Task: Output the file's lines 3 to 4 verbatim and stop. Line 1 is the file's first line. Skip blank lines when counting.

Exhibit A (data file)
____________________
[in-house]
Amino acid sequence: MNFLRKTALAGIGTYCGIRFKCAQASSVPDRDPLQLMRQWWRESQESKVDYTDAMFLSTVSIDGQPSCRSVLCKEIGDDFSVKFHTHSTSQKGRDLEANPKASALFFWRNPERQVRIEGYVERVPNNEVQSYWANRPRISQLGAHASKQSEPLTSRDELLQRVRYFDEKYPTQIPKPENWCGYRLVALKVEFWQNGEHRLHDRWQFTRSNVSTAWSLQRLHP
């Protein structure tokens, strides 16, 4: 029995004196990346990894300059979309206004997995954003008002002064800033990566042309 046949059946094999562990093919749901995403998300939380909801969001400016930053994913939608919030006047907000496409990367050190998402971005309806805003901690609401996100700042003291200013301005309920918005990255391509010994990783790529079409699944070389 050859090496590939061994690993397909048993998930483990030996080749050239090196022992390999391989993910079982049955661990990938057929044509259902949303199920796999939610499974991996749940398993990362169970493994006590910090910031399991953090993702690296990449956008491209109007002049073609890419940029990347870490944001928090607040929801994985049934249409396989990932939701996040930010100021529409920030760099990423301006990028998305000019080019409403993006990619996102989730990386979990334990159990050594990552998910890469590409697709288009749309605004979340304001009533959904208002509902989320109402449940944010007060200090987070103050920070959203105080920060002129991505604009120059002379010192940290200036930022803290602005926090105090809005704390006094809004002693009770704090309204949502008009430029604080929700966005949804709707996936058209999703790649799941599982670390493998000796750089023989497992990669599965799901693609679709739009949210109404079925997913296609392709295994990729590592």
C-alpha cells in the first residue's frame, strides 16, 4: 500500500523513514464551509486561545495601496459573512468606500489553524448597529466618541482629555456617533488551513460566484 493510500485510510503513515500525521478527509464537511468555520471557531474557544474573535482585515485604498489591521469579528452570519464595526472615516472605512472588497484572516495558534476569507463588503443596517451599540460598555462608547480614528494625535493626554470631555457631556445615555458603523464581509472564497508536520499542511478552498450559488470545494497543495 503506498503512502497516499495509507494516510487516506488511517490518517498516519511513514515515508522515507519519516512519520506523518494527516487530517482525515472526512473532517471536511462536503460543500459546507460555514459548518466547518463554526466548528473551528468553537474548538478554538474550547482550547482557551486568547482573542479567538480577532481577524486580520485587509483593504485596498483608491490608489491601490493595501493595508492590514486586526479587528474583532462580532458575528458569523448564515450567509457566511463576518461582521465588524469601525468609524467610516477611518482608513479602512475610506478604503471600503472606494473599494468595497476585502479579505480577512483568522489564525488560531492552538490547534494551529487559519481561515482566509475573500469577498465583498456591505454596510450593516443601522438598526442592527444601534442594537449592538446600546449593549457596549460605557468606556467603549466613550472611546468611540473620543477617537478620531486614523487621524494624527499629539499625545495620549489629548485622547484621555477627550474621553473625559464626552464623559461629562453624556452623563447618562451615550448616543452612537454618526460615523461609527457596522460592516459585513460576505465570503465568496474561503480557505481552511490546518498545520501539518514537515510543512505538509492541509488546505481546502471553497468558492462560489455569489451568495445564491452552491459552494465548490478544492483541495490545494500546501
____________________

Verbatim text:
């Protein structure tokens, strides 16, 4: 029995004196990346990894300059979309206004997995954003008002002064800033990566042309 046949059946094999562990093919749901995403998300939380909801969001400016930053994913939608919030006047907000496409990367050190998402971005309806805003901690609401996100700042003291200013301005309920918005990255391509010994990783790529079409699944070389 050859090496590939061994690993397909048993998930483990030996080749050239090196022992390999391989993910079982049955661990990938057929044509259902949303199920796999939610499974991996749940398993990362169970493994006590910090910031399991953090993702690296990449956008491209109007002049073609890419940029990347870490944001928090607040929801994985049934249409396989990932939701996040930010100021529409920030760099990423301006990028998305000019080019409403993006990619996102989730990386979990334990159990050594990552998910890469590409697709288009749309605004979340304001009533959904208002509902989320109402449940944010007060200090987070103050920070959203105080920060002129991505604009120059002379010192940290200036930022803290602005926090105090809005704390006094809004002693009770704090309204949502008009430029604080929700966005949804709707996936058209999703790649799941599982670390493998000796750089023989497992990669599965799901693609679709739009949210109404079925997913296609392709295994990729590592």
C-alpha cells in the first residue's frame, strides 16, 4: 500500500523513514464551509486561545495601496459573512468606500489553524448597529466618541482629555456617533488551513460566484 493510500485510510503513515500525521478527509464537511468555520471557531474557544474573535482585515485604498489591521469579528452570519464595526472615516472605512472588497484572516495558534476569507463588503443596517451599540460598555462608547480614528494625535493626554470631555457631556445615555458603523464581509472564497508536520499542511478552498450559488470545494497543495 503506498503512502497516499495509507494516510487516506488511517490518517498516519511513514515515508522515507519519516512519520506523518494527516487530517482525515472526512473532517471536511462536503460543500459546507460555514459548518466547518463554526466548528473551528468553537474548538478554538474550547482550547482557551486568547482573542479567538480577532481577524486580520485587509483593504485596498483608491490608489491601490493595501493595508492590514486586526479587528474583532462580532458575528458569523448564515450567509457566511463576518461582521465588524469601525468609524467610516477611518482608513479602512475610506478604503471600503472606494473599494468595497476585502479579505480577512483568522489564525488560531492552538490547534494551529487559519481561515482566509475573500469577498465583498456591505454596510450593516443601522438598526442592527444601534442594537449592538446600546449593549457596549460605557468606556467603549466613550472611546468611540473620543477617537478620531486614523487621524494624527499629539499625545495620549489629548485622547484621555477627550474621553473625559464626552464623559461629562453624556452623563447618562451615550448616543452612537454618526460615523461609527457596522460592516459585513460576505465570503465568496474561503480557505481552511490546518498545520501539518514537515510543512505538509492541509488546505481546502471553497468558492462560489455569489451568495445564491452552491459552494465548490478544492483541495490545494500546501